Star Spangled (1936)

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Star Spangled (1936)

After graduating from the University of Chicago, Robert Ardrey, under the mentorship of Thornton Wilder, wrote a novel, several plays, and many short stories. Wilder’s rule, however, was that “A young author should not write for market until his style [has] ‘crystallized’.” As such his efforts remained unpublished, until Ardrey and Wilder agreed that he had written a mature play. This play, written as House on Fire, was produced on Broadway in 1936 as Star Spangled.

Ardrey had spent a Chicago winter canvassing neighborhoods for the WPA, and had fallen in love with the culture of a Polish-American enclave on the Northwest side of the city. He decided that the people he met should populate a play, and in short order he wrote one for them. Wilder read it with enthusiasm and sent it to his former classmate Jed Harris, who had just had a string of Broadway smash hits. Jed agreed to produce it, and Ardrey travelled to New York to work with the production.

Star Spangled concerns a family living in the Polish-American district Ardrey had visited. The mother, an immigrant, has four Americanized children, a son who plays baseball in the Texas league, another son who is pursuing politics, a daughter who is a Hollywood hopeful, and, at the center of the plot, a son who has escaped from the State Penitentiary to kill the politician who set him up eight years earlier. He plans on returning to prison before anyone notices he’s gone.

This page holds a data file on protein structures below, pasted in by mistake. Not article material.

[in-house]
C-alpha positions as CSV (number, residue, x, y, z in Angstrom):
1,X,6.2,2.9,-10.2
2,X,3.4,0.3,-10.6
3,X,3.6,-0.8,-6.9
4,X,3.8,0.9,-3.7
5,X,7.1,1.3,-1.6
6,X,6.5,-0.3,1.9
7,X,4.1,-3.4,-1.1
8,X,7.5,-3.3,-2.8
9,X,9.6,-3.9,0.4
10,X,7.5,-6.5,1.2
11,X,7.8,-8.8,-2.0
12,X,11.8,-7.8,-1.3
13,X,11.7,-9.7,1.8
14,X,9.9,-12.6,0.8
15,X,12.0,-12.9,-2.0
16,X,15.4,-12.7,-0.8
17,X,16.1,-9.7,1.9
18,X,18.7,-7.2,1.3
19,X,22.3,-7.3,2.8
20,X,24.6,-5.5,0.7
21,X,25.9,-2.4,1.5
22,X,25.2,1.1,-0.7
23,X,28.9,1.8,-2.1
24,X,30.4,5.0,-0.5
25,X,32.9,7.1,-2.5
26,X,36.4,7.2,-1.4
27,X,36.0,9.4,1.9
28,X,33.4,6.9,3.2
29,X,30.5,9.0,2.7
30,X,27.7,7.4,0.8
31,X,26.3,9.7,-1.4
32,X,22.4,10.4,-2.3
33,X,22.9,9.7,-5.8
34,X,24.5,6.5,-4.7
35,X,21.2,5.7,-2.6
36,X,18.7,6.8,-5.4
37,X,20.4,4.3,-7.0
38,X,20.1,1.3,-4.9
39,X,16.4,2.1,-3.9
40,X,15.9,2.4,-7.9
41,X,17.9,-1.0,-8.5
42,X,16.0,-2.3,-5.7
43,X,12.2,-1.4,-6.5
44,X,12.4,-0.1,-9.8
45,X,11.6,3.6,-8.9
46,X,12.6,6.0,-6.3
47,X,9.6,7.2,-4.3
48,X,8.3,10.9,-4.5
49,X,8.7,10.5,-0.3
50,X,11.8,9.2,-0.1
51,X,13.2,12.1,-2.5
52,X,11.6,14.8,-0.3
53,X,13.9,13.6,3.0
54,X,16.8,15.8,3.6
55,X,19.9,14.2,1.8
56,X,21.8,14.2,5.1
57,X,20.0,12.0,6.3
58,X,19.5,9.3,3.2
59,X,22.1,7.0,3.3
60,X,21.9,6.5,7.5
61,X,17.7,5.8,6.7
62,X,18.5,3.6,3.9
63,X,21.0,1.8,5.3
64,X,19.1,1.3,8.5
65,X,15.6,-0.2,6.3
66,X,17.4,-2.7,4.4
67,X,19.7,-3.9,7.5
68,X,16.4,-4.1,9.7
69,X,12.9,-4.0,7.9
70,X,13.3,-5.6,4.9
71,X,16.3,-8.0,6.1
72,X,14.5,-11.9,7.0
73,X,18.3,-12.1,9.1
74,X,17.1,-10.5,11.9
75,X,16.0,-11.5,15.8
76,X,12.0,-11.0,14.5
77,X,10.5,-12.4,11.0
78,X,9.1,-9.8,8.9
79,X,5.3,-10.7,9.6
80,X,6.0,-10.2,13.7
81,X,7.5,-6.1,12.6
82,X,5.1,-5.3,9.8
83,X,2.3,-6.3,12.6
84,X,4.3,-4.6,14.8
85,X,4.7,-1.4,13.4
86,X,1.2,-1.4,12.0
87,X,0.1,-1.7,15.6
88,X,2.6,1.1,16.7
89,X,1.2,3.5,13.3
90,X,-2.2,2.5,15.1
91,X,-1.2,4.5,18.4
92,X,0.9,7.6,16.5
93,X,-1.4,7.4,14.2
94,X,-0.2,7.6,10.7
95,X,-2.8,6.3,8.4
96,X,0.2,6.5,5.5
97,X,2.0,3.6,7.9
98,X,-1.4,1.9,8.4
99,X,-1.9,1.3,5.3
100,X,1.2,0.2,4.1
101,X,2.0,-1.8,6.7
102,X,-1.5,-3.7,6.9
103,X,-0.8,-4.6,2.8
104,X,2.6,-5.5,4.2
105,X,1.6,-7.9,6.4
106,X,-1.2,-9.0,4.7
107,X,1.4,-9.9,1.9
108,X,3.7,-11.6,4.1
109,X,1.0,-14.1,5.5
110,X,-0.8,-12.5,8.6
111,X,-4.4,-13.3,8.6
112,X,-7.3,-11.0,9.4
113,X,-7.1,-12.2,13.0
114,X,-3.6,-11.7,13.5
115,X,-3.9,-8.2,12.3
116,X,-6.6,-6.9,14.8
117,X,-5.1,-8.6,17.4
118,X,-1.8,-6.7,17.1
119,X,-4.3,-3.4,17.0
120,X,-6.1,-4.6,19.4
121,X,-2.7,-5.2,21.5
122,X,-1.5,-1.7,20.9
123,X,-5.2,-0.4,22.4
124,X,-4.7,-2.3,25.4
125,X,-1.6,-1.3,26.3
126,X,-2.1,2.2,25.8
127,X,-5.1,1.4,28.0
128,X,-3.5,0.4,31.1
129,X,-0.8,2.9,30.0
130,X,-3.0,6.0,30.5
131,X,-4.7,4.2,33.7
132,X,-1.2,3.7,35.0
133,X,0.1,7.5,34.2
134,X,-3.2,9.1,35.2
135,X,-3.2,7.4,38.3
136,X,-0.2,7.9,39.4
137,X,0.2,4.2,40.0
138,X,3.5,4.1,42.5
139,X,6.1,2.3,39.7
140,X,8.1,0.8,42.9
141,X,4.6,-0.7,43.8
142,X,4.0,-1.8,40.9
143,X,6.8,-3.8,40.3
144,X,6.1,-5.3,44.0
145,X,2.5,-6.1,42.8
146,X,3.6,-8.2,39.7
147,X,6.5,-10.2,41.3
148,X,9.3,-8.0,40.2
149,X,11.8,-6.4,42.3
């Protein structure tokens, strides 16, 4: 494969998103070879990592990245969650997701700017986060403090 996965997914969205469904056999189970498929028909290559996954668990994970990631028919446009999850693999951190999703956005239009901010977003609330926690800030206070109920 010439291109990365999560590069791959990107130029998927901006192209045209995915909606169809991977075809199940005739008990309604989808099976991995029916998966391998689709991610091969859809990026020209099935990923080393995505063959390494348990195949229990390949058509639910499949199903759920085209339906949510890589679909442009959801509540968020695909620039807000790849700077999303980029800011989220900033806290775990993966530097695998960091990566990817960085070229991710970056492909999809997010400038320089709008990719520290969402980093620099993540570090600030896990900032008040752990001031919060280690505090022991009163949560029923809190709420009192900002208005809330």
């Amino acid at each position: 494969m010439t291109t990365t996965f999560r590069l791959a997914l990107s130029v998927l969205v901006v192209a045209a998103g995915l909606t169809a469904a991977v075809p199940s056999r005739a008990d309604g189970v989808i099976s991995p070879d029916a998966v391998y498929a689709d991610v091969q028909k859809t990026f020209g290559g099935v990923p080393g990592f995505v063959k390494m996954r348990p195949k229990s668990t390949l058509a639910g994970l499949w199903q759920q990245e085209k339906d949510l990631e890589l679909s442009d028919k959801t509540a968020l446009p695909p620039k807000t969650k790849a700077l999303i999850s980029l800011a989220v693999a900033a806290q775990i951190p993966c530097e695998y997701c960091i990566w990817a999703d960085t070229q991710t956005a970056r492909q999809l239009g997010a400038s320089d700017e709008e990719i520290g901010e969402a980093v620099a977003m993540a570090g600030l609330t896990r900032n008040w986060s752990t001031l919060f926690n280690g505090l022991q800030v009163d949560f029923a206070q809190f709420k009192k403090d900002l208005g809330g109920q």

The play received largely negative reviews and closed after a short run. It did, however, catch the attention of the influential playwright Sidney Howard, who helped arrange for Ardrey to be awarded a Guggenheim grant for his promise as a playwright. The award gave Ardrey the financial independence to be able to focus solely on writing his next two plays.

"If humorous implications were enough, 'Star Spangled' ... would be the comedy of the season. ... [Ardrey's] sense of the ridiculous is unhackneyed and keen."

The New York Times

"Strange and oddly comical play—the kind of play that gets remembered."

Brooklyn Daily Eagle